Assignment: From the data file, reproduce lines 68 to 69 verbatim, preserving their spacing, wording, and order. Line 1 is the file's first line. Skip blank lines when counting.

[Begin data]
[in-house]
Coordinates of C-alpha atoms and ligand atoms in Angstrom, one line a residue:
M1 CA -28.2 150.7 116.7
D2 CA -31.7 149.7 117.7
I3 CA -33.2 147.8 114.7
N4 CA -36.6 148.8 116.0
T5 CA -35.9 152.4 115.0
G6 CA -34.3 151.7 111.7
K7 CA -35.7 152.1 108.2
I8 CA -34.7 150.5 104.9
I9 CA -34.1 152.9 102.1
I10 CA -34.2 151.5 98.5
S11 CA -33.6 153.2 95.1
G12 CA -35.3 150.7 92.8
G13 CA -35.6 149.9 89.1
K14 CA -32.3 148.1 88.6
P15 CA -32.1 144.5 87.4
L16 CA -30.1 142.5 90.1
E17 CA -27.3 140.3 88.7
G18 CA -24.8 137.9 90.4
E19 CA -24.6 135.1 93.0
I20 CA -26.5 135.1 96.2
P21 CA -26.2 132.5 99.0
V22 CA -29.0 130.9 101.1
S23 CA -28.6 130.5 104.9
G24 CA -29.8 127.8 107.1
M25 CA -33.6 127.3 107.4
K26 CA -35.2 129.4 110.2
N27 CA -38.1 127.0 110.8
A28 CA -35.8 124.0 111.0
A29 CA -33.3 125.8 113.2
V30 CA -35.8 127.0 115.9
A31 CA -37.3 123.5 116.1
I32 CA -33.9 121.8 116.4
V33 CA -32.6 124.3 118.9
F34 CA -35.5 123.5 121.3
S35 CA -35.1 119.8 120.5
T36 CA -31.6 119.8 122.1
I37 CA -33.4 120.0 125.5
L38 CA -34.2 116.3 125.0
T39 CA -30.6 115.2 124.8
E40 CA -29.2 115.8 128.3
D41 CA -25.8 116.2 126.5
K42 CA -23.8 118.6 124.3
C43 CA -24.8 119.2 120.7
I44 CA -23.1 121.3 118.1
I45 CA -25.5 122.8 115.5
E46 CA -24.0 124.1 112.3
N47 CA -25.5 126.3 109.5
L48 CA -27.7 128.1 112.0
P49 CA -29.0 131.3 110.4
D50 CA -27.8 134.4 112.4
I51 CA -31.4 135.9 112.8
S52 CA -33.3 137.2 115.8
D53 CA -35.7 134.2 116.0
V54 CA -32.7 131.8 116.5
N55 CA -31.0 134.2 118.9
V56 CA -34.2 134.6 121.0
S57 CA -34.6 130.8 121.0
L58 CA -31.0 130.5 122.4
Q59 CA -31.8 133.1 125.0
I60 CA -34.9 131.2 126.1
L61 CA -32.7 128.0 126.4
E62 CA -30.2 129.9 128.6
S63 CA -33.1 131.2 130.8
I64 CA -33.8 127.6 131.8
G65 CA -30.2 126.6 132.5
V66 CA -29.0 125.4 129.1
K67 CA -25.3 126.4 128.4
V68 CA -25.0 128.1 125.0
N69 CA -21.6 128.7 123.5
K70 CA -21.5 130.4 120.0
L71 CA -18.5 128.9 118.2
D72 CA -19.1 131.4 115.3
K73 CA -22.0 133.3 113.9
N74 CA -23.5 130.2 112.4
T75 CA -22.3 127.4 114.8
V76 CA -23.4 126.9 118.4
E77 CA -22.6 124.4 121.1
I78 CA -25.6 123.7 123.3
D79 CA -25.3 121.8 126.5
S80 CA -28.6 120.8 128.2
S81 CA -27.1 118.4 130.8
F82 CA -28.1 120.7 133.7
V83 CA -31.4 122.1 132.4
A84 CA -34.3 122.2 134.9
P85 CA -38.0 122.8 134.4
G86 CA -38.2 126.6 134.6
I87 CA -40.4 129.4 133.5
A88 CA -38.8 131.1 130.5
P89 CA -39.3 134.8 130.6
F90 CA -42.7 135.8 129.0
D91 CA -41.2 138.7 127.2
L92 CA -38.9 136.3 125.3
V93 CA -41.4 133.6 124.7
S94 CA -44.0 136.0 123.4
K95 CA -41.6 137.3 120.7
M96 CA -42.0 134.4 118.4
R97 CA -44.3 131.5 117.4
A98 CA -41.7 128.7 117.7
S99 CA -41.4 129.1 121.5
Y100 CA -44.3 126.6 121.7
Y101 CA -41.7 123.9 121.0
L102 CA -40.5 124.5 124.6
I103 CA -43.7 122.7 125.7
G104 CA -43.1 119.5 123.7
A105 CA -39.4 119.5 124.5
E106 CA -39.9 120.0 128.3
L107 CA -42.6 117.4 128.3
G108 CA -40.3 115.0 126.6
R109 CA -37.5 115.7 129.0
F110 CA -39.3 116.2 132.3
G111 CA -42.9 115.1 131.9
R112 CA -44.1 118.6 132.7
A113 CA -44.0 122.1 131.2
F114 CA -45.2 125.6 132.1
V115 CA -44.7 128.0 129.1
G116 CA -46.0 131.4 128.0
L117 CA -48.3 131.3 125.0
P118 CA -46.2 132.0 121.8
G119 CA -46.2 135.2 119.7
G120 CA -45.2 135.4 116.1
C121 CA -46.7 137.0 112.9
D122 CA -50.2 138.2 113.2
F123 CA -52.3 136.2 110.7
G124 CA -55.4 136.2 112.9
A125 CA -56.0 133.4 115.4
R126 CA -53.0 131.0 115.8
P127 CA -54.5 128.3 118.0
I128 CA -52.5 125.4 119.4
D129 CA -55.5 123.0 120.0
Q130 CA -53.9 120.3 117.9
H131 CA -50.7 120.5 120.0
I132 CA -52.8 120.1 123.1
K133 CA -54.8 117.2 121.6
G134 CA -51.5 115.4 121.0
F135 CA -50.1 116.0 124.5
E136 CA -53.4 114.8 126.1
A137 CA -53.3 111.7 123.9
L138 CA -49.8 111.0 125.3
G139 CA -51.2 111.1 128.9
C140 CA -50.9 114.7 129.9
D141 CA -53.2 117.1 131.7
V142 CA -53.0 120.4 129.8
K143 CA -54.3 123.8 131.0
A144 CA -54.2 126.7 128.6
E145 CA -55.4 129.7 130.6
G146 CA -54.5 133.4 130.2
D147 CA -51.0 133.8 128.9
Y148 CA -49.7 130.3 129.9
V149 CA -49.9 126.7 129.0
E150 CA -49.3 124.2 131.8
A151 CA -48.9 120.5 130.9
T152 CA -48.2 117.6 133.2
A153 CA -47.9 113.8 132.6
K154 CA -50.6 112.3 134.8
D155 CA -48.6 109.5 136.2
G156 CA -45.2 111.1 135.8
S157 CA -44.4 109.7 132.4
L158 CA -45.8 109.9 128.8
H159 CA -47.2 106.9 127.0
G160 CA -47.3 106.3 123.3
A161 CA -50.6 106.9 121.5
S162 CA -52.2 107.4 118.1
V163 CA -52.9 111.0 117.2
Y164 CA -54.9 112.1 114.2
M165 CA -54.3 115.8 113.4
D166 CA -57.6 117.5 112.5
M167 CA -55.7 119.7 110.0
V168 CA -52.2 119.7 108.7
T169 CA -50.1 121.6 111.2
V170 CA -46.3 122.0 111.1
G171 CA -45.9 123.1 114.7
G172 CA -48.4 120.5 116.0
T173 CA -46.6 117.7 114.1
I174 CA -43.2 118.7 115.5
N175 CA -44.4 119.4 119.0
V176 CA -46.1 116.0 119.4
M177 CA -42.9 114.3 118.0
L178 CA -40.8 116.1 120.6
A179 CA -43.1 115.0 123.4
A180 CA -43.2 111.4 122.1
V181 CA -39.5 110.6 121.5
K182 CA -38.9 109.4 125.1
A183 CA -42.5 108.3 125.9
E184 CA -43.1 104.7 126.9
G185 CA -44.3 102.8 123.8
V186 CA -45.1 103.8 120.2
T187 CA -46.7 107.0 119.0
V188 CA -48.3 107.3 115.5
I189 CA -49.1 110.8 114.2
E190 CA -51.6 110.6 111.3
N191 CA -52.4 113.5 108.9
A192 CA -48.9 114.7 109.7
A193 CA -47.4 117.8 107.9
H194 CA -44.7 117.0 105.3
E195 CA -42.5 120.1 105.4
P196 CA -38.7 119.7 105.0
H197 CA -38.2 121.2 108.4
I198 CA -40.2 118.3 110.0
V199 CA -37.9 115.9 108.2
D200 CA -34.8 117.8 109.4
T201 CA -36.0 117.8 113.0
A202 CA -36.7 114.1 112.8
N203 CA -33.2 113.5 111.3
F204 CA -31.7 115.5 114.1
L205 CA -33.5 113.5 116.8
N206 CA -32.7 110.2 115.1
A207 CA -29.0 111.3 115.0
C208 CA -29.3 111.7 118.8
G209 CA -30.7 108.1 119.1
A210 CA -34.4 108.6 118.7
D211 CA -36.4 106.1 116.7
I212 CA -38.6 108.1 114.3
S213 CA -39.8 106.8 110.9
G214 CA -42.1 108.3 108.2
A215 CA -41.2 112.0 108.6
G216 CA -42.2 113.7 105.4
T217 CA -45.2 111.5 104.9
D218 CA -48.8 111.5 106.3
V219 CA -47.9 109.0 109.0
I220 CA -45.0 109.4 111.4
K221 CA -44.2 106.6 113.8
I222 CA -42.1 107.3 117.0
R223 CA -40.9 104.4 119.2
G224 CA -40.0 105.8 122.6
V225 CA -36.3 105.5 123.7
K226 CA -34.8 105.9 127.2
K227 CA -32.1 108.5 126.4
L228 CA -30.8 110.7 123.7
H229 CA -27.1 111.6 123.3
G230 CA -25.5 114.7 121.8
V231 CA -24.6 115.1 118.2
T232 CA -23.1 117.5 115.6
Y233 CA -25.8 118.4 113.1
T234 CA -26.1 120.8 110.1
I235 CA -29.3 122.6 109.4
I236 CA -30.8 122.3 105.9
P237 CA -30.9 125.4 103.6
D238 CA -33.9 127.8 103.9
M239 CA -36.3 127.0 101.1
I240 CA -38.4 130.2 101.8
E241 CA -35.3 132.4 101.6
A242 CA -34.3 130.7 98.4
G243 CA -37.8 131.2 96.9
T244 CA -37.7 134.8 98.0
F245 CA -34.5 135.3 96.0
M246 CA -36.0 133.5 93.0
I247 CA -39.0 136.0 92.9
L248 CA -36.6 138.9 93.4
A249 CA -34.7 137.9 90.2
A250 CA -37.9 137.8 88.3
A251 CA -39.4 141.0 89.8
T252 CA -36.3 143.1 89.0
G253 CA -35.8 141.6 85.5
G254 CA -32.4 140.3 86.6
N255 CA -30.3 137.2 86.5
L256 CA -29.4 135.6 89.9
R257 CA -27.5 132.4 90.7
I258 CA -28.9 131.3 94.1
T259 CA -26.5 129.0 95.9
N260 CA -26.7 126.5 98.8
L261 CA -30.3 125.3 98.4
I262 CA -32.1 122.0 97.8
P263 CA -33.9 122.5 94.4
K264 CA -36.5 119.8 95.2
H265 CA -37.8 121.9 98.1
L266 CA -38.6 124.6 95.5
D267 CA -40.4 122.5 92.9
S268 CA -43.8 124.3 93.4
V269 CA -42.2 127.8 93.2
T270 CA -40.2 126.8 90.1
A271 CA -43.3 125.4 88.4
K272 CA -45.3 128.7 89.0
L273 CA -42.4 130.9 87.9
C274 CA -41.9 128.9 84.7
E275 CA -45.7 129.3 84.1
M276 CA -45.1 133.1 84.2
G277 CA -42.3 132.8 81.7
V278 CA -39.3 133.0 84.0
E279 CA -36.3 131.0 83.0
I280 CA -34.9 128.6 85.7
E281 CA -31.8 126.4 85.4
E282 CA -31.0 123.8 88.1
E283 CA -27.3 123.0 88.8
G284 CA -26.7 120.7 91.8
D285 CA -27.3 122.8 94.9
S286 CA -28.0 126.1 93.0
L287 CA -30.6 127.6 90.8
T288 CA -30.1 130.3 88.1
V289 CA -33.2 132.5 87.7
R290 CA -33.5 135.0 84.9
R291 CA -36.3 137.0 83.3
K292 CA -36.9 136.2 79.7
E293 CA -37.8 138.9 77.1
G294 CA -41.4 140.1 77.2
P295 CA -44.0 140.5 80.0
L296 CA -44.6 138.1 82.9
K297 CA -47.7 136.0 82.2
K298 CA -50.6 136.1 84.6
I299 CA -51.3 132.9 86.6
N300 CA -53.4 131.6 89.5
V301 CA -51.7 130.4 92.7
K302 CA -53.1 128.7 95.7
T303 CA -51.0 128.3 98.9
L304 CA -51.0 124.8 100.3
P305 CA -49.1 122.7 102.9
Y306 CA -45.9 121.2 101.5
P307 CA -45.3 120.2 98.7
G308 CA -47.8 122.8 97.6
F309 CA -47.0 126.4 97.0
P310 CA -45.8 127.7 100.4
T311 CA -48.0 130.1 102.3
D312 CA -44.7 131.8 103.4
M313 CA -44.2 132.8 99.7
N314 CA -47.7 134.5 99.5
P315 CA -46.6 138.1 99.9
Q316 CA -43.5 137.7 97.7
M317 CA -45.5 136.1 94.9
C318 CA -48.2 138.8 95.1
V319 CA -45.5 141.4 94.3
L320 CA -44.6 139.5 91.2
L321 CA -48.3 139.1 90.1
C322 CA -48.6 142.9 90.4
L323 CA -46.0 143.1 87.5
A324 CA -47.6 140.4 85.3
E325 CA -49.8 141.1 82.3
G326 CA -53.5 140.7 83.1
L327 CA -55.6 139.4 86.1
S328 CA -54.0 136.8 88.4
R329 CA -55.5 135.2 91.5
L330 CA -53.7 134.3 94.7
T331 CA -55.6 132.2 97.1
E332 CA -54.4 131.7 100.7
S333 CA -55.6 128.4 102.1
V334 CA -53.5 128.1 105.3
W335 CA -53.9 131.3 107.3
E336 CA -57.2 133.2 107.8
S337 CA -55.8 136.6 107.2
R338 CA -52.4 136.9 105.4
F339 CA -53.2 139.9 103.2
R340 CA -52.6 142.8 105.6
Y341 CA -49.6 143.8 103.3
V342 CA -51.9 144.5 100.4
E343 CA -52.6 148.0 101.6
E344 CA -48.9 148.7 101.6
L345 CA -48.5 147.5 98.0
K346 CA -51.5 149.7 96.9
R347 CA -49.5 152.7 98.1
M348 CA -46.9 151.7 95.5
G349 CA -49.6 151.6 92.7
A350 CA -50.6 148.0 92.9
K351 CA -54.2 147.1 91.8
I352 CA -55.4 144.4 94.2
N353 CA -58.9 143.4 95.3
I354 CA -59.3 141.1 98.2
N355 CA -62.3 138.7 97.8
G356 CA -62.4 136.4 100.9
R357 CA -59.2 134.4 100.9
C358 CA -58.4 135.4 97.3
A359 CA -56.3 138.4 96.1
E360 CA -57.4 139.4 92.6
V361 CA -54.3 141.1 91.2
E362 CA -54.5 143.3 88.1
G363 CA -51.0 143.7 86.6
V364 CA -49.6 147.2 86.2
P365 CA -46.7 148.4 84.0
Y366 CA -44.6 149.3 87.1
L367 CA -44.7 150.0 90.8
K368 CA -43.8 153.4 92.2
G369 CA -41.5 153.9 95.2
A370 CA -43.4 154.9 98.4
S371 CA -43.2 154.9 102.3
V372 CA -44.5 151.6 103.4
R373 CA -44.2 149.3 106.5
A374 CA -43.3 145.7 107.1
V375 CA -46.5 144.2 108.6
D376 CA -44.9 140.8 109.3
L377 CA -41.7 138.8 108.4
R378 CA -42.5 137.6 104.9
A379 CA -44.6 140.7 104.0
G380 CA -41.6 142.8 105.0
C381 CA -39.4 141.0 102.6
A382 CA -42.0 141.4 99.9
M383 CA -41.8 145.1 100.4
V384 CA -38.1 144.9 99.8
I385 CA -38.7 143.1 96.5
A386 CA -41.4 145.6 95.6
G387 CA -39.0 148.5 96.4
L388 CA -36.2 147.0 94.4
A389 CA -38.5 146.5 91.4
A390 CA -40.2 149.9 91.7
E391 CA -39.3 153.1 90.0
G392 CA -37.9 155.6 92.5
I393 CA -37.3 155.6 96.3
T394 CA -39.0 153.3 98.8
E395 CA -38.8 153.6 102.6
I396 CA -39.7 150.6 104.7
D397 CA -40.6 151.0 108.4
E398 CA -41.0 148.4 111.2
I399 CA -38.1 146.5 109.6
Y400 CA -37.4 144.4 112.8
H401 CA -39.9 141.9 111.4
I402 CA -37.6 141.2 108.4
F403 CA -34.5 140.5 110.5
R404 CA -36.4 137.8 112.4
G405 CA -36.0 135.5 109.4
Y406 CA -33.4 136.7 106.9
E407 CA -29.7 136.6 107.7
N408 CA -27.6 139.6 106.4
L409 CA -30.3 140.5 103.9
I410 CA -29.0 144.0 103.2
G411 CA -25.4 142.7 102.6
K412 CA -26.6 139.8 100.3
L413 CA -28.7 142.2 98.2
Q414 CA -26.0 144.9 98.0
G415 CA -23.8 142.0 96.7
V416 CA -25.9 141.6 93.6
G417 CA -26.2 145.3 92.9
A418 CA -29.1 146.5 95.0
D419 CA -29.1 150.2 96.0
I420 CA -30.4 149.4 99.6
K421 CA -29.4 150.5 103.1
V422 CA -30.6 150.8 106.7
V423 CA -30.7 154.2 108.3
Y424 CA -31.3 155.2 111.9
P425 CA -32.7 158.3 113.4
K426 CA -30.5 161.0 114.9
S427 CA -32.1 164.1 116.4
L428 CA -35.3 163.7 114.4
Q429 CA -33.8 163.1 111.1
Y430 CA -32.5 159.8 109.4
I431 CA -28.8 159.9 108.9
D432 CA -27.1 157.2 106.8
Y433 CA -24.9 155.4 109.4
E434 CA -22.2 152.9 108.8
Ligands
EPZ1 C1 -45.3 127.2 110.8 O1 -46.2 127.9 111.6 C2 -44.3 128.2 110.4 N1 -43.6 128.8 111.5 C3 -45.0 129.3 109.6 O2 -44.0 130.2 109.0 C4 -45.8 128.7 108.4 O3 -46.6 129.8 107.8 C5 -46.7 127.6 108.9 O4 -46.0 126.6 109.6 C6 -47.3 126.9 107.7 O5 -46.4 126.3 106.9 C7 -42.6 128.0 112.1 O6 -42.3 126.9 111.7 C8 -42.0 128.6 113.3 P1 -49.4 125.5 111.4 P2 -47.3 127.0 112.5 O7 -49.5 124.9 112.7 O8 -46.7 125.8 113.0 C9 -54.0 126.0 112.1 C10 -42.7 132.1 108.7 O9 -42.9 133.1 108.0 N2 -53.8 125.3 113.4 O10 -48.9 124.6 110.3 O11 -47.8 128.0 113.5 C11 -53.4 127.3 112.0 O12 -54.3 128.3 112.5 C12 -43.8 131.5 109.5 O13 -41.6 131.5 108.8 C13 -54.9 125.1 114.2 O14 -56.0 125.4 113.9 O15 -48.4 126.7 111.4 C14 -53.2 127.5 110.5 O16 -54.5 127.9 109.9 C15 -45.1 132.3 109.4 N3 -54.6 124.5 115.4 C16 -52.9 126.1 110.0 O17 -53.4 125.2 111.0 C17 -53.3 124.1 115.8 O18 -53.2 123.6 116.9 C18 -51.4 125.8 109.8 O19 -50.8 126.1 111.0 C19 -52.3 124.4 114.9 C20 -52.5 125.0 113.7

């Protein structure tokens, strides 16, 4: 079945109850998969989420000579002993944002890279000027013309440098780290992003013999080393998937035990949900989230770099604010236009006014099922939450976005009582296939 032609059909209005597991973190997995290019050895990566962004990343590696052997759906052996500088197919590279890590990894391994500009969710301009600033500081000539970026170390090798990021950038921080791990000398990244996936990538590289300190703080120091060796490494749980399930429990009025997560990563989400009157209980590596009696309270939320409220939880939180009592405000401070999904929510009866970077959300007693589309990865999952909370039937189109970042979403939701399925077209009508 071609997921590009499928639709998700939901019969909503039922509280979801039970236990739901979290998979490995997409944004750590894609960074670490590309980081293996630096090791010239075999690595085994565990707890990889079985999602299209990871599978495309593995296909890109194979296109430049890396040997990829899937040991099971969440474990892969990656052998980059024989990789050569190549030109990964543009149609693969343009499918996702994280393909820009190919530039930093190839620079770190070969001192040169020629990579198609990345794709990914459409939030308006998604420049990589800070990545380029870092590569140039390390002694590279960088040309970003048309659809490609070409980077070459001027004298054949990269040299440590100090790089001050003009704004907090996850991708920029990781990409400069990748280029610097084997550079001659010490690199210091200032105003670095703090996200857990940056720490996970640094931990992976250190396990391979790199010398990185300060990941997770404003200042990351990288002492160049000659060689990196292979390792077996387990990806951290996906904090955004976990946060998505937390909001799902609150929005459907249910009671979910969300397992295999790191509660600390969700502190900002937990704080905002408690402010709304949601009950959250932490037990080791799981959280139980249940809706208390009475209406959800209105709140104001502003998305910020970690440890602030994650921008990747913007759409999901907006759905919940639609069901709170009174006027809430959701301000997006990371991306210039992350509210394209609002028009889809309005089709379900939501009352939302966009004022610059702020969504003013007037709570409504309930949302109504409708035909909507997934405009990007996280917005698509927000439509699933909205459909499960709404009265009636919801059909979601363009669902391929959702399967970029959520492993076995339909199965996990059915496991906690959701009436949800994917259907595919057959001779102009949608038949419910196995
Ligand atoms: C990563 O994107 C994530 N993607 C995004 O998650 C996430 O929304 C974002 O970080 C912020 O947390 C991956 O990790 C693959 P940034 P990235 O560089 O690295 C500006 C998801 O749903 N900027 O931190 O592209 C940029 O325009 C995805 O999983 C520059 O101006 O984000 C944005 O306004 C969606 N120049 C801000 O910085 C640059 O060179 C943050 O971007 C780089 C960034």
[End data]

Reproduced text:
V66 CA -29.0 125.4 129.1
K67 CA -25.3 126.4 128.4